last of the green

More structures from the trail.

view from the trail

This cantilevered structure was really cool. I couldn’t find a name for it (I’ll have to pay more attention to signs next time I’m up there.). An abandoned pirate’s ship… in the middle of a sea of wild grass.

like a pirate ship

oak tree


Valencia Peak

Monday, May 27th was Memorial Day and day one of my new workout regime. For the last few months I’d been walking a ton (hello FitBit), hiking once a week and a zumba class here and there, but no real work outs. It felt like it was time. So Monday I started a bonafide workout regime including lifting weights and the Couch to 5K jogging plan.

I did both Monday, which would you think would be enough. And then I hiked Valencia, a 3.7-mile round-trip hike with a 1275-foot climb (not much, but more than the other flat “hikes” I’d been doing lately). The next day my muscles were not happy with me, but that’s okay. I knew they’d recover.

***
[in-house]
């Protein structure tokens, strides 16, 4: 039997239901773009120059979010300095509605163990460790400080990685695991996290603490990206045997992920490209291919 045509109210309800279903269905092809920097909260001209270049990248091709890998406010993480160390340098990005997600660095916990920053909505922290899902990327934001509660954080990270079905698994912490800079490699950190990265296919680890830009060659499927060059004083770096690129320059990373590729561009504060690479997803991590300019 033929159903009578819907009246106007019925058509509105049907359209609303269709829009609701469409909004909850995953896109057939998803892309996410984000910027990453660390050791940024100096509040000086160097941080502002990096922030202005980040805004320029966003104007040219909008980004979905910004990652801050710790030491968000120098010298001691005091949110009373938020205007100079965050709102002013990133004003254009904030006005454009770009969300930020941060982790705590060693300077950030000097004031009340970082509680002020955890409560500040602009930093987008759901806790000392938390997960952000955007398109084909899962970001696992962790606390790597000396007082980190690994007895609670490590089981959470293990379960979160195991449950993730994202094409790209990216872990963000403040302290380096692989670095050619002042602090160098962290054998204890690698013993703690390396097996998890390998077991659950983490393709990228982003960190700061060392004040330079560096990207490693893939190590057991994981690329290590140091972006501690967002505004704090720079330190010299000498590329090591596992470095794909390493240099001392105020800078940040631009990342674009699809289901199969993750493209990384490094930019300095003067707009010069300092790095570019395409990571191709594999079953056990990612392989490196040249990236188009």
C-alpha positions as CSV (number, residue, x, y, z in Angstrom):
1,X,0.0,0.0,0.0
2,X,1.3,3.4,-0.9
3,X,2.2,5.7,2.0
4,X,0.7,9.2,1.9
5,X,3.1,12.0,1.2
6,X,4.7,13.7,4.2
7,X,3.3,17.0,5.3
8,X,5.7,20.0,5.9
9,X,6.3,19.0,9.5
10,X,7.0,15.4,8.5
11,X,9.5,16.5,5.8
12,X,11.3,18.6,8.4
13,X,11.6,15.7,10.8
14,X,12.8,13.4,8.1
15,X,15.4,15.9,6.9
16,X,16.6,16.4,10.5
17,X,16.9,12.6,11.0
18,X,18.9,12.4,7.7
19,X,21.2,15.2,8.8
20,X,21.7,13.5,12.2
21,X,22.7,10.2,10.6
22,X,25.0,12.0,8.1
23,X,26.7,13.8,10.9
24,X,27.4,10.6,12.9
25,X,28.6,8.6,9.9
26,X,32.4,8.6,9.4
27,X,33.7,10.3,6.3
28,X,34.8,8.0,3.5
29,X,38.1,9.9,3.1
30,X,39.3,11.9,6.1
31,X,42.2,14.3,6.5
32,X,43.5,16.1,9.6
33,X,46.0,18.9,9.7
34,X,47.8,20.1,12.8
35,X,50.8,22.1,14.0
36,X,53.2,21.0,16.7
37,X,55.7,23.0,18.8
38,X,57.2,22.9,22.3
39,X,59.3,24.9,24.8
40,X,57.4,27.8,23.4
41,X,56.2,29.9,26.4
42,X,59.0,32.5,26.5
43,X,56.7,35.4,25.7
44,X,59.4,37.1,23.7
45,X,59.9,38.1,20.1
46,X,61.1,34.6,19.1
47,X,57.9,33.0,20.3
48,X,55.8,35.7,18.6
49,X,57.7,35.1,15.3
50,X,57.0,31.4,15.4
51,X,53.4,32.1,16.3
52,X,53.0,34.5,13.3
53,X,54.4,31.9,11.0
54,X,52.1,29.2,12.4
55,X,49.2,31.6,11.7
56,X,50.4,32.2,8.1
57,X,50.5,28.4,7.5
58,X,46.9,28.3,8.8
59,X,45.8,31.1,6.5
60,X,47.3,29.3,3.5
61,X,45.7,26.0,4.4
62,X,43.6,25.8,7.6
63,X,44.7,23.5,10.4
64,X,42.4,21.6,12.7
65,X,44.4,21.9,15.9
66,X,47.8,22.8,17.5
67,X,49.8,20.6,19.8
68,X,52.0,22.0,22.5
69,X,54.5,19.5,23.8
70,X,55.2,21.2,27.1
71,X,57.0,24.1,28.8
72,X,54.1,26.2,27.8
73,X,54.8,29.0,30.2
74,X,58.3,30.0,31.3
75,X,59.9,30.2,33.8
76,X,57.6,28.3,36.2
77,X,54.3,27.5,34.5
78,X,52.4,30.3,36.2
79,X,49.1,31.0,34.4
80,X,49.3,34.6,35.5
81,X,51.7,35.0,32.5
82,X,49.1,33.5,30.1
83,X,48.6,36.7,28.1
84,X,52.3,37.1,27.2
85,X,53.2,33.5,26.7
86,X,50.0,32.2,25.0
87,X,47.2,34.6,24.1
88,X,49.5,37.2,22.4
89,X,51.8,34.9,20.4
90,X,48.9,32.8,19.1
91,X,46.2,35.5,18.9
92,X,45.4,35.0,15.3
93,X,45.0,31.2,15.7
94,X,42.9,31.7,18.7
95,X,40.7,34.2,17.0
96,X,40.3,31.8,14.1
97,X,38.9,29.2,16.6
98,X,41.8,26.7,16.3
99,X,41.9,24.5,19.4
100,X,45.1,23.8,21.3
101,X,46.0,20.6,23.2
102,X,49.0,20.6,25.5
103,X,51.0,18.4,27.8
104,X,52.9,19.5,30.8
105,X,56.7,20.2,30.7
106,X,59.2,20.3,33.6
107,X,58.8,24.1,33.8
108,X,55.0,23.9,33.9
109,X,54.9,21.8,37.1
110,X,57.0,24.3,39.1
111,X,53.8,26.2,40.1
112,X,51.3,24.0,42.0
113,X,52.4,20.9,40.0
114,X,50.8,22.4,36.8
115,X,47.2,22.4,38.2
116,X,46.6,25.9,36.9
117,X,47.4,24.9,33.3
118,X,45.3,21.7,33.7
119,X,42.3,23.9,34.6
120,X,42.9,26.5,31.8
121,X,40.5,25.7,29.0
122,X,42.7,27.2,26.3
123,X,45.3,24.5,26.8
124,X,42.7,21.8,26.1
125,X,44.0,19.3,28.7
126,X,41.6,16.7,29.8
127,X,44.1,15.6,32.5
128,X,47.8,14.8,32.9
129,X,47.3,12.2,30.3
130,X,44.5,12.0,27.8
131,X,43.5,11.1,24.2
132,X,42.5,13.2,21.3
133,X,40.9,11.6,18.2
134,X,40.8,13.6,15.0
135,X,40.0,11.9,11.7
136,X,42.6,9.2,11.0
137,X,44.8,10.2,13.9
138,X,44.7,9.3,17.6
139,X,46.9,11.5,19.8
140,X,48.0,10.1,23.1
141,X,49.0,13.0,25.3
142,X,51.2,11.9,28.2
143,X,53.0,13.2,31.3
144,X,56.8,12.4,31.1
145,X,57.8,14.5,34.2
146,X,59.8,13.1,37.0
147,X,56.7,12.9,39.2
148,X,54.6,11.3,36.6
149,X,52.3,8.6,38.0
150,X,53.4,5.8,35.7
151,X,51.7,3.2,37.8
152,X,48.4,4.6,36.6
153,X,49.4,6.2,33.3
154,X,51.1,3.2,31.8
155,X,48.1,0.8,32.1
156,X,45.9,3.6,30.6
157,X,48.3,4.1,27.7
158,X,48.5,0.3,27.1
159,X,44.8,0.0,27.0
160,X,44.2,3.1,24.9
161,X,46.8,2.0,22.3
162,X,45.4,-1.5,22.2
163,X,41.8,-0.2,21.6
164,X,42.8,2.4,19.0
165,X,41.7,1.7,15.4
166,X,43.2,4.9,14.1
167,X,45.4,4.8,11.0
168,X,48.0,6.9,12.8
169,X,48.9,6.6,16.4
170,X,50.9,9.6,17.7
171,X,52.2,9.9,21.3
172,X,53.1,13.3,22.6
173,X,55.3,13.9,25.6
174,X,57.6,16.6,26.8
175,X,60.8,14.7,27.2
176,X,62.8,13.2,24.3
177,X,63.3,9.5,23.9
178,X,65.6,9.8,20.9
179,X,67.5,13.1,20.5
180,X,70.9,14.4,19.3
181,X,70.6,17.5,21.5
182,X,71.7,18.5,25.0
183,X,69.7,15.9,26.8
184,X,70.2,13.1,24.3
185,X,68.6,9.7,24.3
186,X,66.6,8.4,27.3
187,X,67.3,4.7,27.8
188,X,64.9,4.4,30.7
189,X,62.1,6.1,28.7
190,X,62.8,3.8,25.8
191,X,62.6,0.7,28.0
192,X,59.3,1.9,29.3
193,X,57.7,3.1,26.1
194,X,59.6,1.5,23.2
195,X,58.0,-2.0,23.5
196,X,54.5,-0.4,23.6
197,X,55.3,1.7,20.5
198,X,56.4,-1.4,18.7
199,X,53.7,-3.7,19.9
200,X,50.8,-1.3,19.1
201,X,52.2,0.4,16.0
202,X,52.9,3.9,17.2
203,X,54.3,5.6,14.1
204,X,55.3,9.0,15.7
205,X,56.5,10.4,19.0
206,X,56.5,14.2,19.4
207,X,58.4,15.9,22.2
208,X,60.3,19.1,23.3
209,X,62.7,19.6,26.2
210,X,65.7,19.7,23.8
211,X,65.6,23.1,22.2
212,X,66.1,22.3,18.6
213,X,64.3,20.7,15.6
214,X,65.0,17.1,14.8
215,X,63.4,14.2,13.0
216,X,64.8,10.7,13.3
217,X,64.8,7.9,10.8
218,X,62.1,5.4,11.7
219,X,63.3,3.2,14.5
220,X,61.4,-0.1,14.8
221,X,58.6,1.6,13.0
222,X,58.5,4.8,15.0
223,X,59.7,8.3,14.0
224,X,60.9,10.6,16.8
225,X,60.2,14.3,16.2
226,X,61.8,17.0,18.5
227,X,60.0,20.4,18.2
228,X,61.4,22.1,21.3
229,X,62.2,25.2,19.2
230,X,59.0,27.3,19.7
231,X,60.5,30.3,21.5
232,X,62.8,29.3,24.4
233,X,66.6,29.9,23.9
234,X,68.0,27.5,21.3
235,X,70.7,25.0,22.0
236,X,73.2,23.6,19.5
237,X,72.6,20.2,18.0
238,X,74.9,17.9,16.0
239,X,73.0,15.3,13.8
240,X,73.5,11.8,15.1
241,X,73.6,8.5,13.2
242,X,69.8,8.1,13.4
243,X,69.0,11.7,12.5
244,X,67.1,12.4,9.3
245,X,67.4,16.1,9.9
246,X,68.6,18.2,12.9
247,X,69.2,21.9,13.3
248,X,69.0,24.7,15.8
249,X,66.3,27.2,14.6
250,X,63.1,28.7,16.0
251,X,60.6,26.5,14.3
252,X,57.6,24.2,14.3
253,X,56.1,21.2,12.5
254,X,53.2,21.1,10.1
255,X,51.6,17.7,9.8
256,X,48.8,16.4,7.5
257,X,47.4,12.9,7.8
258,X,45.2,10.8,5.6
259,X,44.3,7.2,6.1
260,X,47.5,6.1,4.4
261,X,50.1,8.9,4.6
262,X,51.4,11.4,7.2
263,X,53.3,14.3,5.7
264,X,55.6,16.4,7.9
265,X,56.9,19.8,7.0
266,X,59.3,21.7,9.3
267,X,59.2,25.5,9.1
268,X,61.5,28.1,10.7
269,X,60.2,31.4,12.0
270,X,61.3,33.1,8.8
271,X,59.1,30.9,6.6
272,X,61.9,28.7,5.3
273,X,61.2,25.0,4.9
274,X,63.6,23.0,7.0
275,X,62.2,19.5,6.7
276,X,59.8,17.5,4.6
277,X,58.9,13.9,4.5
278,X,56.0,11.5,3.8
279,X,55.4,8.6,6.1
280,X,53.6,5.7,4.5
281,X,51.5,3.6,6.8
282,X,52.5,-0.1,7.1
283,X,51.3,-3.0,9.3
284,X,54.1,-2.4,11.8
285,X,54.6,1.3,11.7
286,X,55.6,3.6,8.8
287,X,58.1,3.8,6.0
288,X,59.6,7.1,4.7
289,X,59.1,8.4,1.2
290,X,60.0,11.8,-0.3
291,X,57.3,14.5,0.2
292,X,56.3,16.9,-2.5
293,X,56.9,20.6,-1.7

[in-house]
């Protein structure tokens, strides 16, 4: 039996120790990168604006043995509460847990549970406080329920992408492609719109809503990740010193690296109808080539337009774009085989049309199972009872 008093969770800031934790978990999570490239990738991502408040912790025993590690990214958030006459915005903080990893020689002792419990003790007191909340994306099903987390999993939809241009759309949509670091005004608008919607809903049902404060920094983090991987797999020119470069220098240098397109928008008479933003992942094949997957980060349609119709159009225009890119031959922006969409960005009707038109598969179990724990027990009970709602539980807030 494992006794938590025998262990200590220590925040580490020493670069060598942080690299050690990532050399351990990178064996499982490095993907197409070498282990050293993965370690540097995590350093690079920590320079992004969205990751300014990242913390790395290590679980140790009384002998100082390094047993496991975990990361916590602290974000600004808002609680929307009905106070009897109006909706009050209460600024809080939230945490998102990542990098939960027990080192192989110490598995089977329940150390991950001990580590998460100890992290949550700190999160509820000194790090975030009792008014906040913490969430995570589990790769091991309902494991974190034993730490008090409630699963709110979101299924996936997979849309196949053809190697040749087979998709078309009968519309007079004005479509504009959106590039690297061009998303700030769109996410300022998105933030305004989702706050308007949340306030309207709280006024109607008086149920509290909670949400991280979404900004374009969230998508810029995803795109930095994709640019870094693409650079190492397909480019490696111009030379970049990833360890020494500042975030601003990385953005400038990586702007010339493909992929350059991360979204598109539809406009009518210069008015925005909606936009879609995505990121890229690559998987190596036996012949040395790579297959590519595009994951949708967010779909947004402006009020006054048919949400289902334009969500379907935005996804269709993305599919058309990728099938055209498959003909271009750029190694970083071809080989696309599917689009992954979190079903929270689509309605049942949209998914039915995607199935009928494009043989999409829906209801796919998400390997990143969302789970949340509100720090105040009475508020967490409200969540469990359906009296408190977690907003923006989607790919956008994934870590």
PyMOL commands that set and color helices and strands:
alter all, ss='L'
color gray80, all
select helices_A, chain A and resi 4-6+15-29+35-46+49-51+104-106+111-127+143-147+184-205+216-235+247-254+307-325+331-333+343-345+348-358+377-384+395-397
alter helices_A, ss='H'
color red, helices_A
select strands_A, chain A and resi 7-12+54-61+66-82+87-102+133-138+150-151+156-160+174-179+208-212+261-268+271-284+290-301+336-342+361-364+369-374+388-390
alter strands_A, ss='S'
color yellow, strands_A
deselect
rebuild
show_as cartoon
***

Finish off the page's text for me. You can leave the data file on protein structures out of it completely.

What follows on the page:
Valencia is one of the peak trails in Montana de Oro. The trail begins directly across the street from the Bluff Trail (featured here a bunch). 2+ miles one way, mostly gradually up. It’s less travelled than the Bluff trail, so you have more chance of running into wild life.

We didn’t see any of the following. Except for the poison oak. We saw a lot of poison oak. And while we didn’t see a rattle snake, we did see a garter snake (photo to come.)


The trail, about a third of the way up. It temporarily opens wide and then quickly goes back to single-track-ish.


Everything is blooming. Monkey flower, lupin, indian paintbrush, California buckwheat and a ton of other plants I can’t identify.


My mom led the whole way (here we’re turned around so it looks like I’m in front, but you know who the real trail boss is).


The lovely California Buckwheat.


About halfway up, looking towards Morro Bay (aka due north). It was hazy, foggy, clear, windy, and chilly at alternate times.


Flowers everywhere.


The higher we went, the windier it got. It was the kind of wind that hurts your ears, so hats and hoods came in handy. Mom’s hood inspired her to re-enact the hooded monks we’d seen in MdO a couple months before. (Aside: we later found out that video was for English musician James Blake, shot entirely in the park).


Looking out towards the ocean. Steep hillside.


Here is the garter snake. Little guy. Garter snakes are pretty. He slithered away before I could get a decent shot.